Camping in a Cabin in Killarney Provincial Park

Length of stay: 2 days
Visited: November 2022

Killarney Provincial Park is located along the northern shore of Georgian Bay. It is surrounded by wilderness and contains mountains, forests, lakes, beaches and wetlands. It is open year-round and provides a number of recreational activities depending on the season to enjoy the stunning scenery. The campground also offers roofed accommodations that provide a more comfortable and convenient camping experience.

We booked a rustic cabin at the George Lake Campground, which is open for camping all year, for a weekend at the end of November. We left work a bit early on Friday afternoon to beat the traffic and to avoid the worst of the snow squall warning that was in effect. While Killarney wasn’t under a winter weather travel advisory, we had to drive through one of the regions that was. Let’s just say that we should have put our winter tires on before our trip. But we made it.

We arrived at the park just after 9:30p.m. There was a bit of snow on the ground, but the gates in the campground were still open so we could just drive to our rustic cabin. The cabin consists of a single room with a screened in front porch. It can sleep up to five people and comes equipped with a queen bed and a double/single bunk bed. It also has a table with chairs and a bench, lighting, a propane fireplace and a small kitchenette with a mini fridge, microwave, kettle and coffee maker.

We lugged all our gear and supplies into the cabin. According to the thermostat, it was 2°C inside. We turned on the propane fireplace and cranked up the heat. Winter sure came on fast and hard here in southern Ontario.

Day 1: Pink Granite Rocks

It was cold and blustery outside when we woke up the next morning. After eating breakfast we went to the Park Office to check in and to inquire about the trail conditions. All the trails were open and in good condition, but the guy warned us that there may be some slippery sections because of the snow, but we should be fine if we took our time. We started off with the Chikanishing Trail (3.5km loop, rated moderate). The trailhead is located at the end of Chikanishing Road, a few kilometres west of the George Lake Campground.

The trail passes over a series of small pink granite ridges across the Canadian Shield to the rugged shore of Georgian Bay. Along the path there’s a series of interpretive signs that provide more information about the history of the area, including about the First Nations people that lived here and how most of the surrounding forests were logged intensively. The trail is signed with red circles on the trees as well as on the rocks, however these were a bit tricky to see because of the snow.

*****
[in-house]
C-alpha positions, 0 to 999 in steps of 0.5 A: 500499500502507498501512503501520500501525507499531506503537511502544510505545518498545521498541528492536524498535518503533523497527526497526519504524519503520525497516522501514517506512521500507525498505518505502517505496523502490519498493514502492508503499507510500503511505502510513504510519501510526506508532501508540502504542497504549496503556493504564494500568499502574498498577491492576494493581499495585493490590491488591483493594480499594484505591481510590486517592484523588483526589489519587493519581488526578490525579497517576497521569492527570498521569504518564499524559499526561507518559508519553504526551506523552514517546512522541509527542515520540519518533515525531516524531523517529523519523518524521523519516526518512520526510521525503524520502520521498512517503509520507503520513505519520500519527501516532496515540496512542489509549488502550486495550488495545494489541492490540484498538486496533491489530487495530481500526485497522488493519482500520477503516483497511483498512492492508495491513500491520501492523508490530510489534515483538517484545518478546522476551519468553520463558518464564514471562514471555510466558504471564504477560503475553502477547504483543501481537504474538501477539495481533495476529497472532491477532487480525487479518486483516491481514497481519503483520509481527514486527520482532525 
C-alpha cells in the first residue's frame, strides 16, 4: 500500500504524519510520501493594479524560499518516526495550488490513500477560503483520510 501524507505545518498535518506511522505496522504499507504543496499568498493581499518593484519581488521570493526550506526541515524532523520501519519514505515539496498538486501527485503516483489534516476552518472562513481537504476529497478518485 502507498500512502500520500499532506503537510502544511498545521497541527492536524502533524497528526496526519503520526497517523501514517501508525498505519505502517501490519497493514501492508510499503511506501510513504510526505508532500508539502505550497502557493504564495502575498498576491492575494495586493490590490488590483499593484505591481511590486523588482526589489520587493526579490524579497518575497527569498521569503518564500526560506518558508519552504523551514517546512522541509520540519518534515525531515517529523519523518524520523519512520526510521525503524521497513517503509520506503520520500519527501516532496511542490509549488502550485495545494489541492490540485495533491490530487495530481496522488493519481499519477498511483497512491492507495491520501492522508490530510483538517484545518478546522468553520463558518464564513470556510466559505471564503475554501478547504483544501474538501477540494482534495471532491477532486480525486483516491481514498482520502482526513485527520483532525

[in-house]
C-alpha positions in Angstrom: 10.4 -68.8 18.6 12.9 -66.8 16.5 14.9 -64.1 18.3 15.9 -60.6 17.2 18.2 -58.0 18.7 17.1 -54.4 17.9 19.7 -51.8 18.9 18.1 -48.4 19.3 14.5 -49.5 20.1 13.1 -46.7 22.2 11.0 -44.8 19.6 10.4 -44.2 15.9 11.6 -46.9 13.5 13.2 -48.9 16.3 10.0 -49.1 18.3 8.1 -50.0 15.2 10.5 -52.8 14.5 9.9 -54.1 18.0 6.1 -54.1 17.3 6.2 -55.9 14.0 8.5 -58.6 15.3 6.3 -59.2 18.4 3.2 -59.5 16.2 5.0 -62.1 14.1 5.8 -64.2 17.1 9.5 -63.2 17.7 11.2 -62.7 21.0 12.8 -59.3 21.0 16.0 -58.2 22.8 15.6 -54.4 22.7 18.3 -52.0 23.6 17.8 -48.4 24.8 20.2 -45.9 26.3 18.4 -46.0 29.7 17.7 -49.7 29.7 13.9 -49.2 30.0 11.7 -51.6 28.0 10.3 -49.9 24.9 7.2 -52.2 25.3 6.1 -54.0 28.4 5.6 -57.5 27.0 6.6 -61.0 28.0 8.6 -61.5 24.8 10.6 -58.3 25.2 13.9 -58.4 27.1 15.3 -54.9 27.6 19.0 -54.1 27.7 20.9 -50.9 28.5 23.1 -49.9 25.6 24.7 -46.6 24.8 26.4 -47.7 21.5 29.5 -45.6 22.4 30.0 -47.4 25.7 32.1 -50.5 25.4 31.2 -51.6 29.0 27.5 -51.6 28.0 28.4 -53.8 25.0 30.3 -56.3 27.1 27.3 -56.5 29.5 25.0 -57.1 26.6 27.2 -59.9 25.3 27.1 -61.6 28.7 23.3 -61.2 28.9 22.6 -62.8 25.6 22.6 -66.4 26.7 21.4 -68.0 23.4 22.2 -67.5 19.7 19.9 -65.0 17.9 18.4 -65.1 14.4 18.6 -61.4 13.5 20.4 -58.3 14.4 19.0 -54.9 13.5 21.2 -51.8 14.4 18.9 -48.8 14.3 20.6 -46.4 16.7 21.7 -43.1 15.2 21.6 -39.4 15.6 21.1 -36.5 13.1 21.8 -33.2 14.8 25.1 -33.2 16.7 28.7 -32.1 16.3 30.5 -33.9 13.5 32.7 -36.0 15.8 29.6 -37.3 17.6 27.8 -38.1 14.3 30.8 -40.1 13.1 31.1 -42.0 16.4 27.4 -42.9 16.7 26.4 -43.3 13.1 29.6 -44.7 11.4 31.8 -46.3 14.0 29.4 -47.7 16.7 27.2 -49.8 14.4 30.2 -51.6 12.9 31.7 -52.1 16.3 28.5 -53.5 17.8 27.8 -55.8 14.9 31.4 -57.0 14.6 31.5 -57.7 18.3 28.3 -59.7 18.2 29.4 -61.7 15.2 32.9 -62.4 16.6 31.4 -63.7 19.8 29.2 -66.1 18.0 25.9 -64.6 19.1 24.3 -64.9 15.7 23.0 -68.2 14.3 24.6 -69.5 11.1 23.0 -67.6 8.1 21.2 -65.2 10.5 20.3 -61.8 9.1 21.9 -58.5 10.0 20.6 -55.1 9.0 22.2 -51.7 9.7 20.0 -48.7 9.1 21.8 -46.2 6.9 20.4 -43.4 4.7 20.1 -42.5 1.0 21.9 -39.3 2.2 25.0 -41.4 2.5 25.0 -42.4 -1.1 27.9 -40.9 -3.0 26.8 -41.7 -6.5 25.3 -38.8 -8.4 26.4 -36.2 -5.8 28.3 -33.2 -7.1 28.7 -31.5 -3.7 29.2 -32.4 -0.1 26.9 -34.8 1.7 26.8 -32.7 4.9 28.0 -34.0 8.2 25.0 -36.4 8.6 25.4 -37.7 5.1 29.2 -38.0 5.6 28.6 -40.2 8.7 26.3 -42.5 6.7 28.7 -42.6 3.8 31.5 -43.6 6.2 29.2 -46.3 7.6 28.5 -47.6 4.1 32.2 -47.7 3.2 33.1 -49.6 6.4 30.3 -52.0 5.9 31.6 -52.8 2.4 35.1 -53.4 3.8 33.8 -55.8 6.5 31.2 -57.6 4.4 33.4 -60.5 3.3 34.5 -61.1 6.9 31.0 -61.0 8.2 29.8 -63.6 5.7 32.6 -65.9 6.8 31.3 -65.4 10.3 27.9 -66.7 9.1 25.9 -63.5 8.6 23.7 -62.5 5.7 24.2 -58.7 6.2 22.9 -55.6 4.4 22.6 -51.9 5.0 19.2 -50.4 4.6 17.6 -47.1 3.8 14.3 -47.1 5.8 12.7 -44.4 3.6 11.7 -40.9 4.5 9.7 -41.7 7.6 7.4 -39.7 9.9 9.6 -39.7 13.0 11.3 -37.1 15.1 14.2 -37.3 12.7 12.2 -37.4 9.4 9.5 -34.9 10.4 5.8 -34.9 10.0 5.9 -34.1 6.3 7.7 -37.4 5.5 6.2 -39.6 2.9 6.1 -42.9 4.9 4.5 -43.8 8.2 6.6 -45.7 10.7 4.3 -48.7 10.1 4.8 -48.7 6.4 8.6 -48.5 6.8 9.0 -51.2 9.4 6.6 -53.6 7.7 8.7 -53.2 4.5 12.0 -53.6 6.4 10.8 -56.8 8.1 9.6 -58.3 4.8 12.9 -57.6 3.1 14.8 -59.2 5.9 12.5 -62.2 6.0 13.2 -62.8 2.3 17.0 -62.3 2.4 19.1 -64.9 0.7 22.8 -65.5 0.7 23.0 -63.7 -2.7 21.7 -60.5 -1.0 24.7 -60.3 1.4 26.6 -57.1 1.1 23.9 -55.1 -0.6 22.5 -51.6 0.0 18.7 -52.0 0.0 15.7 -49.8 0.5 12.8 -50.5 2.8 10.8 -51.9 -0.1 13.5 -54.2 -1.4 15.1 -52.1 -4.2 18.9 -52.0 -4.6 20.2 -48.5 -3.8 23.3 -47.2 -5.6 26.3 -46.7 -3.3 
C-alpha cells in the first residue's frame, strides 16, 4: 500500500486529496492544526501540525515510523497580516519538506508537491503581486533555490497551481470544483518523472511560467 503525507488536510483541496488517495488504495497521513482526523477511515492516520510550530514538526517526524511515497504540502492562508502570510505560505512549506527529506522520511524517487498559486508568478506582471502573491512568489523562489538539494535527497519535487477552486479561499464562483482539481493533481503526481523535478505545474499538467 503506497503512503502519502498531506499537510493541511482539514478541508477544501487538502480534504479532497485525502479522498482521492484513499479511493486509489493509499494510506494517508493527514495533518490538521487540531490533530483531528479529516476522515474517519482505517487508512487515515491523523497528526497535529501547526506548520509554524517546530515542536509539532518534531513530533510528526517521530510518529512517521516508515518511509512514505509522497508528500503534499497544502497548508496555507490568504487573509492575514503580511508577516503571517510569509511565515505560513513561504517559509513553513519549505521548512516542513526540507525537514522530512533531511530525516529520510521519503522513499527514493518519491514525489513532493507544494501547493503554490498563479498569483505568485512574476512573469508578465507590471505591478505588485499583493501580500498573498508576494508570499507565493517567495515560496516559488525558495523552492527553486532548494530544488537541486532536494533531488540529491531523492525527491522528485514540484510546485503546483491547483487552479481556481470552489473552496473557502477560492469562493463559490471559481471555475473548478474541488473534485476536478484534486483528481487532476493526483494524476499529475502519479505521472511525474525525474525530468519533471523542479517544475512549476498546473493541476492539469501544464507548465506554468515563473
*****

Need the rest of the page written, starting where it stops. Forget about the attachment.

The snow also made the rocks slippery. There wasn’t enough snow or ice to use either snowshoes or microspikes, so we just had to trust our winter hiking boots and balance. We took our time to navigate up, over, down and around the pink slabs of granite. As if that wasn’t hard enough, as we neared the shoreline, we also had to deal with the ferocious wind. No wonder the vegetation looked so stunted and wind swept.

At the last interpretive sign, we turned around. We crossed over the wooden bridge and boardwalk. This is where the path splits off. We could hike back the way we came, or take the other route which forms a loop back to the trailhead. We opted for a change in scenery and completed the rest of the loop. This portion of the path leads through the forest and up a large ridge towards another stretch of trees. There were a series of boardwalks and wooden planks, likely because this section gets pretty muddy. One of the advantages to hiking in the cold was that at least the ground was frozen so we didn’t have any muddy surprises. Overall it took us an hour and a half to complete the trail. There were a few dicey sections, but we managed to stay on our feet the whole time.

We drove back to the cabin to get out of the wind and to warm up from the cold. After eating lunch, we headed out to hike along the Cranberry Bog Trail (4km loop, rated moderate), which is located at the other end of the campground. While we could have driven to the trailhead (there’s a small parking lot by the second beach area on George Lake), we opted to get the extra steps and just walk there since it only adds a couple more kilometres (round trip) to the hike.

The Cranberry Bog Trail weaves through the forest and passes a series of bogs and marshes, starting with Prolux Marsh. The trail is well signed with red markers on the trees and contains twelve numbered signs, which are often placed at a nice viewpoint. The conditions on the trail were pretty good. A few people had hiked here earlier, so we just followed all the footprints in the snow.

The first part of the trail weaves through the forest before passing Cranberry Bog. After crossing the bridge, the views overlooking the bog just kept getting better and better, but the trail also became more challenging, largely because the snow made the rocks a bit slippery. There were also a few steep sections.